Across the world, the dead walk.
Many nations of the world have declared martial law, and the United Nations has declared a state of emergency throughout the world.
Many believe it is the end of times.
The incessant beep-beep-beep of the alarm clock jolted Scott from a warm and comfortable nook he managed to squirm into during the night. He lie nuzzled up with his wife and their cat, of which he calls Steamer, but Judy, his wife, calls Mister Butters, as it was the only name they could both agree upon. Scott, however, continued to call him Steamer, and on special occasions he’s been given the moniker of Captain Stank-Puss. Scott begrudgingly shoved himself out of bed, rubbing the glasslike crust from the corner of his eyes and straightening out his shorts which somehow managed to nearly twist around his lower half. He blindly fingered at the off switch and eventually found it, putting an end to the beep-beep-beep machine till it would go off again tomorrow morning and the two of them would once again square off like a couple of gunslingers in the old west. Steamer stretched slowly at the corner of the bed, eyeing up Scott as he pulled a plain white T-shirt over his head and exited the room. Once Scott was out of sight, Steamer laid down in the empty warm nook next to Judy and closed his eyes.
Scott walked into the kitchen and turned on the laptop computer that sat on top of a heap of business papers that neither he nor Judy could force themselves to do last night. Among them were three obituaries that needed to be sent to the local newspapers by 11:00 am today, concerning the three houseguests they have on tables downstairs in the basement. He walked over to the pantry and grabbed a coffee filter while trying to decide what flavor and of which brand he felt like having. After little debate he grabbed the half-empty pouch of New England’s Eye-Opener Blend, and began heaping spoonfuls into the filter. By the time it began brewing he was already opening up his web browser to read the morning news. He wasn’t surprised at the headline, but scoffed regardless. THE DEAD RISE, in big bold capital letters. For days there had been random reports and articles popping up in print, online, radio, and even television in regards to eye witness accounts of the dead returning to life. Scott dealt with death on a daily basis. He was born into a business of death, and if anyone knew anything about the dead it was him. And he had yet to see one get up and walk out of his home.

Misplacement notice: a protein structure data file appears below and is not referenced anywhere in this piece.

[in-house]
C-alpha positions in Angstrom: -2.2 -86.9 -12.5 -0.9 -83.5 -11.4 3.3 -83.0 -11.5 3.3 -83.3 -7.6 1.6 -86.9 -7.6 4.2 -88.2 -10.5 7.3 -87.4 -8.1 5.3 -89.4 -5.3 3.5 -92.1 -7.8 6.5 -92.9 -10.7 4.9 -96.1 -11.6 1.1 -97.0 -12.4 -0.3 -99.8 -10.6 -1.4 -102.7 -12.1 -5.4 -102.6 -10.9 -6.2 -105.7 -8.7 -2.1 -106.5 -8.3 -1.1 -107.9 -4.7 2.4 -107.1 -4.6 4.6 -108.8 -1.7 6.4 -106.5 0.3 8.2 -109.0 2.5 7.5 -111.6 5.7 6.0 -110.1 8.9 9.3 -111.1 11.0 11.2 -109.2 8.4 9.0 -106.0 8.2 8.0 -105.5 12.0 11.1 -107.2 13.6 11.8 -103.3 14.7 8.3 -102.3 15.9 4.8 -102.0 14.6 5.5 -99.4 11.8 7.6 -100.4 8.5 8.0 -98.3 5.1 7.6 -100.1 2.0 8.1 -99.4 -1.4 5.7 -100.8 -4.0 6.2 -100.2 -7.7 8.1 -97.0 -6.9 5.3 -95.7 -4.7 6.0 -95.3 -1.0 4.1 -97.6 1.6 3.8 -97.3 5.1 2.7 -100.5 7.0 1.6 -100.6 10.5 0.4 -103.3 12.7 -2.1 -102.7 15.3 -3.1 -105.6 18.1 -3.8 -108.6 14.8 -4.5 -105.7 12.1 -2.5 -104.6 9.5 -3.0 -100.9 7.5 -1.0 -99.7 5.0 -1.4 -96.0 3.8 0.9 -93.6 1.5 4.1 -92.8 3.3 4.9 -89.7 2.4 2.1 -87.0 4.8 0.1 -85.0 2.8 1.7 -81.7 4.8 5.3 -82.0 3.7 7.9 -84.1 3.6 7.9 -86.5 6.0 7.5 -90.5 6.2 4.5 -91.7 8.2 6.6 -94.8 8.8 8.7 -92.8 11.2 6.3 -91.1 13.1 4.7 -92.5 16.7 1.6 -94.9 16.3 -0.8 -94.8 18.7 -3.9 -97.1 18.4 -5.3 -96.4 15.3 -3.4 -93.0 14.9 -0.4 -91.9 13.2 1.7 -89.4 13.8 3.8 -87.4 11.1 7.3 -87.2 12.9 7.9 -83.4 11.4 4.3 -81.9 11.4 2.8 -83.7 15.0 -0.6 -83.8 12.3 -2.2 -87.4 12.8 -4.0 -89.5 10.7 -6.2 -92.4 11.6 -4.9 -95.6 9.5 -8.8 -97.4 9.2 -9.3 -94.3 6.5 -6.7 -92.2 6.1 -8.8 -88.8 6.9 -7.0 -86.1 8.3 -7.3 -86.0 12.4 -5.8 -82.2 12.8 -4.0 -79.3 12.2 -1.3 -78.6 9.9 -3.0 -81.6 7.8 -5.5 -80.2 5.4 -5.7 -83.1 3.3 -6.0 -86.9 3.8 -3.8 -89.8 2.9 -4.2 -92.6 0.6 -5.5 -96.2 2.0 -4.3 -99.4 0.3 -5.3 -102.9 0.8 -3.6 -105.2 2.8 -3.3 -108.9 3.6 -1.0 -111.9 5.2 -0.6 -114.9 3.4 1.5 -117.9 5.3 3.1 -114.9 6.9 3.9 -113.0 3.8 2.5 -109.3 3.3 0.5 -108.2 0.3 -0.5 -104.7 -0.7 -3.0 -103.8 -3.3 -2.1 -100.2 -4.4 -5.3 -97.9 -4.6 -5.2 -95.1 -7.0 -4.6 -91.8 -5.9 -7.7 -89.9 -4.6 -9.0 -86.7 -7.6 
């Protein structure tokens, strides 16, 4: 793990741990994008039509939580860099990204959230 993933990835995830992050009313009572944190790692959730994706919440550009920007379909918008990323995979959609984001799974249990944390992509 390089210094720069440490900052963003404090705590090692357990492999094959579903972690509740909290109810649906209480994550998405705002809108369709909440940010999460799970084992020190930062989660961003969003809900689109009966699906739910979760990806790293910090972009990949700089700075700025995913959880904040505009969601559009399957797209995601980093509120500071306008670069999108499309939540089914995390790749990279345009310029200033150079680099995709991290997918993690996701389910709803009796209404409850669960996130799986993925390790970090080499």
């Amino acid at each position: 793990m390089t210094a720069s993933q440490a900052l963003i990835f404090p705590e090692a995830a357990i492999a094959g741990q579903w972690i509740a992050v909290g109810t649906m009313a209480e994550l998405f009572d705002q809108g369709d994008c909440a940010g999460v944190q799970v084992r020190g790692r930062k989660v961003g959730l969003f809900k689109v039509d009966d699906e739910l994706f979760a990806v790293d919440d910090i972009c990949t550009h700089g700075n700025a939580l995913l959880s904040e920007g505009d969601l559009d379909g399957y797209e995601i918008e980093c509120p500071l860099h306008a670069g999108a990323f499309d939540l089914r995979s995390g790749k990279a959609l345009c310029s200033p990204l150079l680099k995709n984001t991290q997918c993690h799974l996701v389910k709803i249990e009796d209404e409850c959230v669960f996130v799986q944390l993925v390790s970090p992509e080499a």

He was convinced it was the major media outlets’ way of cashing in on the popularity of zombie movies in the last few months. It seemed like a new one hit movie screens once a month, and Scott didn’t see the appeal—they weren’t the slightest bit realistic. A dead body almost immediately begins to enter into rigor mortis, which would make walking, let alone running nearly impossible. He found the entire idea laughable, yet there it was in big bold capital letters which meant it had to be true.
He read past the title, just out of curiosity, looking at the images, and the links to video clips. After reading the article he came to the conclusion that he found it interesting, and very entertaining. He wanted more. Scott loved a good read. He had a whole room dedicated to reading—it was full of books. Many of them were instructional and pertaining to his craft, but many more were science fiction, fantasy, and even a few horror books. Though if you were to ask him if he read horror books he would tell you no.